Last Updated on by Mitch Rezman
My buddy flew into the window yesterday twice and all the feathers fell out as you can see (above).
I figured that’s where he hit the window.
He was stunned and still for several hours on my lap.
Today he seems fine.
Will those feathers grow back?
Anything I should watch for?
My husband and I debate constantly about flighted vs wing-clipped birds.
I had decided to keep them flighted after years of wing clipping.
Now I’m not sure it’s a wise decision.
What are your thoughts?
We also have a nanday conure who is flighted but seems to know enough to stay away from windows.
Thanks for your input.
The problem is pet birds of all species do not understand the concept of glass.
They don’t see the glass only the sky behind it.
Before we take a deep dive into the subject it’s important to remember that different species of birds have different flight behaviors.
Cockatiels are one of the fastest flying parrots clocking in at over 30 miles an hour in a very short period of time.
Conversely, Senegal’s and Quakers lumber along at about 5 to 6 miles an hour (yes we timed it but not with a radar gun).
Plus it’s no surprise that buddy severely got his noggin clocked.
People also use the excuse that “my bird will fly into walls” so as to keep the bird’s wings clipped making it easier for the keeper and stressful for the bird.
Self-driving cars and parrots can have the same problem confusing white walls or white trucks, for the sky.
We’ve made our thoughts about wing clipping very clear for years.
A flighted bird is more confident with less stress.
They also don’t have to deal with the ragged edge of about 20 of their largest (flight) feathers.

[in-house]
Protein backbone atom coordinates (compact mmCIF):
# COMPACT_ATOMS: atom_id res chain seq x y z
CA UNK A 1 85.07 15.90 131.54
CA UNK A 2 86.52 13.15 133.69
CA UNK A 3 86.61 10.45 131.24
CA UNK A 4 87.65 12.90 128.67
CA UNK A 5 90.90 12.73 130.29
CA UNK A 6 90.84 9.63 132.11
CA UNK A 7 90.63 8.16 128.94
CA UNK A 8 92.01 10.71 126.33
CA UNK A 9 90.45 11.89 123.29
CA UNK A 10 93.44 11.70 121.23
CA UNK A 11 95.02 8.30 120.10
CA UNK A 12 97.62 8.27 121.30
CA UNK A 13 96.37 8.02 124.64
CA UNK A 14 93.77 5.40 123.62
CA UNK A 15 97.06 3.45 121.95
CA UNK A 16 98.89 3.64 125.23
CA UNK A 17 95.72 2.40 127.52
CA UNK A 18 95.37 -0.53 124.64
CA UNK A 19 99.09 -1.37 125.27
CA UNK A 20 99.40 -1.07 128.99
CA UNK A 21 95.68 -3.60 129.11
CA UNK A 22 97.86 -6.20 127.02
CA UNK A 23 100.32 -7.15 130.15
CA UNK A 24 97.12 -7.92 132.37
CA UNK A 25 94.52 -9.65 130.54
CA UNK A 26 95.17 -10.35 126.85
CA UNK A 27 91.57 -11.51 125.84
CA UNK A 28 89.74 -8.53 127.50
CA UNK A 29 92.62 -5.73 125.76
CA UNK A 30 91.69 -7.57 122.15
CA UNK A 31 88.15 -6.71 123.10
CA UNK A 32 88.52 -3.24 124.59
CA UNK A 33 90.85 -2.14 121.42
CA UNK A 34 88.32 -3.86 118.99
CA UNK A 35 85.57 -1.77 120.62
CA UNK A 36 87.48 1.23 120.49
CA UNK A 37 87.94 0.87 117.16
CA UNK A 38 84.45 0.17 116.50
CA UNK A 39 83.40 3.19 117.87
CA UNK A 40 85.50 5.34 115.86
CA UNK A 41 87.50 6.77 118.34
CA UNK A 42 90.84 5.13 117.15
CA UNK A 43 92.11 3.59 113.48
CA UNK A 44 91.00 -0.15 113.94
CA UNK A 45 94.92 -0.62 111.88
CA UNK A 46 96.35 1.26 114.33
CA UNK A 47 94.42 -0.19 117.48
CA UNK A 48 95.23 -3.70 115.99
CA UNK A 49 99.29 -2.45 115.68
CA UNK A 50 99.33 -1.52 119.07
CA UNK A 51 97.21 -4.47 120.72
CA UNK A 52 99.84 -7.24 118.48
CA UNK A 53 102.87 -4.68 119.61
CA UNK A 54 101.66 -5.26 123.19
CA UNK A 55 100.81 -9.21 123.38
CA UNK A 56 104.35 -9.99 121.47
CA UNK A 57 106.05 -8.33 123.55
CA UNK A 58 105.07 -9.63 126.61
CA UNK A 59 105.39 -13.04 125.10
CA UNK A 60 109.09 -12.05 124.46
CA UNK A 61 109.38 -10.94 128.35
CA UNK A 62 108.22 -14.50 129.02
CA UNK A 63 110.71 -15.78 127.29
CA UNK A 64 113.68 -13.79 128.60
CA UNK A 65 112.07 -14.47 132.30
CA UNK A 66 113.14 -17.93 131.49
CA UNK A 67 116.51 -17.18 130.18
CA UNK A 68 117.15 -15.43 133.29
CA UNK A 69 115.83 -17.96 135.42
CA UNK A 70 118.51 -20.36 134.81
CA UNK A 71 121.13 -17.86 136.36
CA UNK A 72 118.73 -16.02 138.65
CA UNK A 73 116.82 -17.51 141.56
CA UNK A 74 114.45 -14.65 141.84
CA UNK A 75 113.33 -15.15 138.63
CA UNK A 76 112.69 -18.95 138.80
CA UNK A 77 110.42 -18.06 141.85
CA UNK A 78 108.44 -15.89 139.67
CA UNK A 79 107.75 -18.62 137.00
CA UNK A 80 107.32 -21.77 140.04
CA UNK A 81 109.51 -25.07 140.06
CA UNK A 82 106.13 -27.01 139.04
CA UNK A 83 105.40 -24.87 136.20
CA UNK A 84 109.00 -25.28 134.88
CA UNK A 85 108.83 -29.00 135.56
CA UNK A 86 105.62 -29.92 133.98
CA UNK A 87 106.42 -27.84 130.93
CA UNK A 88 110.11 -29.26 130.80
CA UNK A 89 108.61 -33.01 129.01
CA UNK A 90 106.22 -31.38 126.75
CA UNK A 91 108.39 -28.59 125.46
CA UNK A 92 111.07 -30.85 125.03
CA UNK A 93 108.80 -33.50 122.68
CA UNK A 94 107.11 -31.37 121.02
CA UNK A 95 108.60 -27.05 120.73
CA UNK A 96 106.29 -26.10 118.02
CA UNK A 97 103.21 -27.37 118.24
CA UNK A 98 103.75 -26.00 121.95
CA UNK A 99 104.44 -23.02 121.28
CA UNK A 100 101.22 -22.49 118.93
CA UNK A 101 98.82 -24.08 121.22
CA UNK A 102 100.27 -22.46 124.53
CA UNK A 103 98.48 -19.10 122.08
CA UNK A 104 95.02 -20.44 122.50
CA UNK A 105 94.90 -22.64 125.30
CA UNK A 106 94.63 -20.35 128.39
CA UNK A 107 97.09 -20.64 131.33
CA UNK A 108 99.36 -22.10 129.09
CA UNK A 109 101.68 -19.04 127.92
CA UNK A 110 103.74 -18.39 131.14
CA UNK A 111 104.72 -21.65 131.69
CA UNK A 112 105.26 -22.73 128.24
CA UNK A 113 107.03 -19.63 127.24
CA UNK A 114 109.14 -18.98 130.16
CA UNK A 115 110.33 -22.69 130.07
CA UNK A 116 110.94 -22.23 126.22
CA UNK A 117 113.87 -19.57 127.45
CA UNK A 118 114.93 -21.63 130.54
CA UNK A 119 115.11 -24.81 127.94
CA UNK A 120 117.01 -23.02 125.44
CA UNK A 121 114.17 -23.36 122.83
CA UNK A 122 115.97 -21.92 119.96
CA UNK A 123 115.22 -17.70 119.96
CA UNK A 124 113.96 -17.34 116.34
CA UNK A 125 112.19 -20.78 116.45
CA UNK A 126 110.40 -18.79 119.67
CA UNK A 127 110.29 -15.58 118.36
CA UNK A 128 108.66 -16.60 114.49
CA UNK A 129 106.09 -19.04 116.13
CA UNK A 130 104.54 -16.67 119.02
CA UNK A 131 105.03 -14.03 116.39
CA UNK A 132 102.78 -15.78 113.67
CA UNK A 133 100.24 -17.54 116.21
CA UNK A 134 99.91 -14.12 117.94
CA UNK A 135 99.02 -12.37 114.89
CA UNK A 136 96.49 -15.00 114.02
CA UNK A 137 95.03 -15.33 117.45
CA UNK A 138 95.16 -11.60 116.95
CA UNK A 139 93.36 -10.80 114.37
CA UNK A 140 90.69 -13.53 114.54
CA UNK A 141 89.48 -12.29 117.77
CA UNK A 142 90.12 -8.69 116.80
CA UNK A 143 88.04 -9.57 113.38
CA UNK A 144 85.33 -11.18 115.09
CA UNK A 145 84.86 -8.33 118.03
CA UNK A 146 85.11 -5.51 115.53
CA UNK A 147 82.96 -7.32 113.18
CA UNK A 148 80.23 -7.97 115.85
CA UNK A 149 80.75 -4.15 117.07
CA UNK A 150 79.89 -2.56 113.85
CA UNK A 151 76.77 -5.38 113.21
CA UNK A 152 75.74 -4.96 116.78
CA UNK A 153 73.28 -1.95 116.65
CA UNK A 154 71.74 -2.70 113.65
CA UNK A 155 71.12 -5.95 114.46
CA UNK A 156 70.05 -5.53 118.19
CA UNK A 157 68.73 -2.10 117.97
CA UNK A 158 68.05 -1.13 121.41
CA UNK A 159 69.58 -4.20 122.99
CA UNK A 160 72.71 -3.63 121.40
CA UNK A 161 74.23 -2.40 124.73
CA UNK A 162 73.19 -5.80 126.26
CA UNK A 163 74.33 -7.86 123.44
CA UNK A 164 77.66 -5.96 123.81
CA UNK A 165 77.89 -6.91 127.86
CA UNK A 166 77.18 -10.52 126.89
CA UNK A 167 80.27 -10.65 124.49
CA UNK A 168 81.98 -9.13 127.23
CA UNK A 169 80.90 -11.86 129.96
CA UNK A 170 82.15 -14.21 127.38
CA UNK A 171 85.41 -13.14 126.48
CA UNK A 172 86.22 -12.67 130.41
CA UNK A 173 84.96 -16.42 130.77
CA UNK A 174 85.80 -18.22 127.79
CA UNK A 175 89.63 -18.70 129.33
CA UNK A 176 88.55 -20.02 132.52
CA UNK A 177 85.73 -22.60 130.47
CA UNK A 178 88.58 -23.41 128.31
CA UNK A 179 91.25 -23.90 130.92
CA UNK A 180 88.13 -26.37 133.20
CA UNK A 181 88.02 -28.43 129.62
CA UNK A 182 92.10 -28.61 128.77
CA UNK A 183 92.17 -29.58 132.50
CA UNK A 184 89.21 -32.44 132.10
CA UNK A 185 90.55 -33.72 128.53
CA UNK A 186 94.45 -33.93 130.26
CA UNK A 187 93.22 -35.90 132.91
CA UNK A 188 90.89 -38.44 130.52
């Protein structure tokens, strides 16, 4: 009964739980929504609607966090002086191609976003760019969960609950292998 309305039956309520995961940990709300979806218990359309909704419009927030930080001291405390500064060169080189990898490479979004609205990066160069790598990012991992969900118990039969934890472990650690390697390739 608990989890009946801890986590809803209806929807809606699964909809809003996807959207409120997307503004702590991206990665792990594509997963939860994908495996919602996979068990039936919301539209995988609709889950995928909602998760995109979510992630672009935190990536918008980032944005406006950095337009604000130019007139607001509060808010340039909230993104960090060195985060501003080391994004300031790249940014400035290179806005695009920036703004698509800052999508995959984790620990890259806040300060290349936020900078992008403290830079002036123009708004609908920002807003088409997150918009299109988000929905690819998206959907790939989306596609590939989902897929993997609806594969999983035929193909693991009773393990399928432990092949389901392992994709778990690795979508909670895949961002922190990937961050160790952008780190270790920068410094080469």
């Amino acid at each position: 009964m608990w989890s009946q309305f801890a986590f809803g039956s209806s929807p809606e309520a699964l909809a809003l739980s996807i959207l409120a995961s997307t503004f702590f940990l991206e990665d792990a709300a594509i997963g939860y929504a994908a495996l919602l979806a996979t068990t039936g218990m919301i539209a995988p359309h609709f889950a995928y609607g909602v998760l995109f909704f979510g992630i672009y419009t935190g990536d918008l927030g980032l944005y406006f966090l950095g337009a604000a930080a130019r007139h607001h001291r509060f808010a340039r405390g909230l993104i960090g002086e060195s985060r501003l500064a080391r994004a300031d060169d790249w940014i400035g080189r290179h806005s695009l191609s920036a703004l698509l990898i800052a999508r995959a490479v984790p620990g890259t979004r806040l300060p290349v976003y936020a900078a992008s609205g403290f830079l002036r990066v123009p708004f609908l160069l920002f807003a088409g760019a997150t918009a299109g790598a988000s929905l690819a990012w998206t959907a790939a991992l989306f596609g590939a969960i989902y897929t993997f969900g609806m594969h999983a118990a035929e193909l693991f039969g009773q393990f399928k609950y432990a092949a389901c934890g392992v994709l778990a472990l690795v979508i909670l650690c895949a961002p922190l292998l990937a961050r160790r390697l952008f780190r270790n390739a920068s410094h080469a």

Trying to preen all these have feathers can be a plucking trigger.
We must take two courses of action to overcome the problem.
We share a lot of anecdotal stories about new pet bird keepers getting a bird with clipped wings wanting to let the wings grow out to the bird become flighted.
The resounding chorus always sounds like “how do I teach my bird to fly?”
Birds have known how to fly for a hundred million years.
Captive birds maybe some help to understand that they have the ability but more importantly we need to teach our birds how and where to land.
A Better Bird Ep 13 How Bird Proof Is Your Home ~ Video
On top of the curtain rod, grabbing onto the blinds or flying onto the kitchen counter, around that acceptable.
Homes with flighted birds should have multiple landing areas specifically designed for birds called “play stands”.
Some roll on the floor and others will sit on tabletops.
They don’t have to be fancy.
They don’t need food and water cups.
They simply need to be familiar to the bird so instead of panic flight in panic landing they know exactly where to go.
The second half of the equation is to obfuscate the windows.
It doesn’t just stop with windows you really want to bird proof your entire home because mirrors can offer the same problems.
Glass tables with sharp edges can be just as dangerous for birds as they can for small children.
To answer your question about buddy’s feathers, yes they most likely will but I would certainly keep a close eye on buddy until you start seeing pin feathers.
I’ve shared some posts with you that take deep dives into the subject of “ should I keep my bird flighted or not?